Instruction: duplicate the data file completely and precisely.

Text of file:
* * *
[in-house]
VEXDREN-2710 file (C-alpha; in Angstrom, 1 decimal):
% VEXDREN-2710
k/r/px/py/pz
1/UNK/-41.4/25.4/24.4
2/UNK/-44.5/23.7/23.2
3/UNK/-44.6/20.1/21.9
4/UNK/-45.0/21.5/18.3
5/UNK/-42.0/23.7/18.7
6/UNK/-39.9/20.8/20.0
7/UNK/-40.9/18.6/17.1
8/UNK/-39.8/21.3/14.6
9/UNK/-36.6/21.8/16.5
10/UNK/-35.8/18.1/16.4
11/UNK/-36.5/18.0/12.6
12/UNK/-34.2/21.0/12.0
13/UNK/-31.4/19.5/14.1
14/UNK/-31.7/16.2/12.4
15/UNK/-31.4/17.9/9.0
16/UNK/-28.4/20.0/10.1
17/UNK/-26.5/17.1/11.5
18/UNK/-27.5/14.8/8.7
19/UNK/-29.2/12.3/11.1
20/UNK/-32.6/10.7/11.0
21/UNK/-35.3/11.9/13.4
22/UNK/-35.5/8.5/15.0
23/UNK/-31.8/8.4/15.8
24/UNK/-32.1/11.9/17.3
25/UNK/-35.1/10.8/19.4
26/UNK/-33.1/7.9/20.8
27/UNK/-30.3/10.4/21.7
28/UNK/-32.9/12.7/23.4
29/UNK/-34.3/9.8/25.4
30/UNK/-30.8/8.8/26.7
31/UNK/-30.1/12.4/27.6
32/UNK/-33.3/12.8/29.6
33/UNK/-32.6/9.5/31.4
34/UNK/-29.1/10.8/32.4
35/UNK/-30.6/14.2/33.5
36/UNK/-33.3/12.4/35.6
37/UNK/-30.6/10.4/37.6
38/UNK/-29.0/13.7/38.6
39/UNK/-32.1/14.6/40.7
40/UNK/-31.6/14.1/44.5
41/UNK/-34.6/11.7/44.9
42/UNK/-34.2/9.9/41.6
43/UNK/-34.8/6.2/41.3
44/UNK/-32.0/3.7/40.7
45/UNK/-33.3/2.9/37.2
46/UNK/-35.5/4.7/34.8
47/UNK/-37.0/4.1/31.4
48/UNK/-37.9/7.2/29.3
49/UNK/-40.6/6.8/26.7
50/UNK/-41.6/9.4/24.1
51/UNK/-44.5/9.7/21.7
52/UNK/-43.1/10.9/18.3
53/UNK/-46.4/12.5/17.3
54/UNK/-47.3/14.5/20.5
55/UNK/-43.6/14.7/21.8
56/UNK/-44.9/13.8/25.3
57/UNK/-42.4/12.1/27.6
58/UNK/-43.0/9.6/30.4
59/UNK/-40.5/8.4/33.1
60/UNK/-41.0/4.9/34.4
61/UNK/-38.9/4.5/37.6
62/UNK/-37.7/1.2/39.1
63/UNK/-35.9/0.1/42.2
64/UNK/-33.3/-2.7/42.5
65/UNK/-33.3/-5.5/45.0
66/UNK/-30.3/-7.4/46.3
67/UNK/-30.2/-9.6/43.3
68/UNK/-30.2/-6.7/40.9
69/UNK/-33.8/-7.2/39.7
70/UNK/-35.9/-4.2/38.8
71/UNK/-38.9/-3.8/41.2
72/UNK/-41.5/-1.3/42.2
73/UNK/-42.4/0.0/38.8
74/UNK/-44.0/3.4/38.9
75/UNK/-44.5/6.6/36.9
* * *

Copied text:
[in-house]
VEXDREN-2710 file (C-alpha; in Angstrom, 1 decimal):
% VEXDREN-2710
k/r/px/py/pz
1/UNK/-41.4/25.4/24.4
2/UNK/-44.5/23.7/23.2
3/UNK/-44.6/20.1/21.9
4/UNK/-45.0/21.5/18.3
5/UNK/-42.0/23.7/18.7
6/UNK/-39.9/20.8/20.0
7/UNK/-40.9/18.6/17.1
8/UNK/-39.8/21.3/14.6
9/UNK/-36.6/21.8/16.5
10/UNK/-35.8/18.1/16.4
11/UNK/-36.5/18.0/12.6
12/UNK/-34.2/21.0/12.0
13/UNK/-31.4/19.5/14.1
14/UNK/-31.7/16.2/12.4
15/UNK/-31.4/17.9/9.0
16/UNK/-28.4/20.0/10.1
17/UNK/-26.5/17.1/11.5
18/UNK/-27.5/14.8/8.7
19/UNK/-29.2/12.3/11.1
20/UNK/-32.6/10.7/11.0
21/UNK/-35.3/11.9/13.4
22/UNK/-35.5/8.5/15.0
23/UNK/-31.8/8.4/15.8
24/UNK/-32.1/11.9/17.3
25/UNK/-35.1/10.8/19.4
26/UNK/-33.1/7.9/20.8
27/UNK/-30.3/10.4/21.7
28/UNK/-32.9/12.7/23.4
29/UNK/-34.3/9.8/25.4
30/UNK/-30.8/8.8/26.7
31/UNK/-30.1/12.4/27.6
32/UNK/-33.3/12.8/29.6
33/UNK/-32.6/9.5/31.4
34/UNK/-29.1/10.8/32.4
35/UNK/-30.6/14.2/33.5
36/UNK/-33.3/12.4/35.6
37/UNK/-30.6/10.4/37.6
38/UNK/-29.0/13.7/38.6
39/UNK/-32.1/14.6/40.7
40/UNK/-31.6/14.1/44.5
41/UNK/-34.6/11.7/44.9
42/UNK/-34.2/9.9/41.6
43/UNK/-34.8/6.2/41.3
44/UNK/-32.0/3.7/40.7
45/UNK/-33.3/2.9/37.2
46/UNK/-35.5/4.7/34.8
47/UNK/-37.0/4.1/31.4
48/UNK/-37.9/7.2/29.3
49/UNK/-40.6/6.8/26.7
50/UNK/-41.6/9.4/24.1
51/UNK/-44.5/9.7/21.7
52/UNK/-43.1/10.9/18.3
53/UNK/-46.4/12.5/17.3
54/UNK/-47.3/14.5/20.5
55/UNK/-43.6/14.7/21.8
56/UNK/-44.9/13.8/25.3
57/UNK/-42.4/12.1/27.6
58/UNK/-43.0/9.6/30.4
59/UNK/-40.5/8.4/33.1
60/UNK/-41.0/4.9/34.4
61/UNK/-38.9/4.5/37.6
62/UNK/-37.7/1.2/39.1
63/UNK/-35.9/0.1/42.2
64/UNK/-33.3/-2.7/42.5
65/UNK/-33.3/-5.5/45.0
66/UNK/-30.3/-7.4/46.3
67/UNK/-30.2/-9.6/43.3
68/UNK/-30.2/-6.7/40.9
69/UNK/-33.8/-7.2/39.7
70/UNK/-35.9/-4.2/38.8
71/UNK/-38.9/-3.8/41.2
72/UNK/-41.5/-1.3/42.2
73/UNK/-42.4/0.0/38.8
74/UNK/-44.0/3.4/38.9
75/UNK/-44.5/6.6/36.9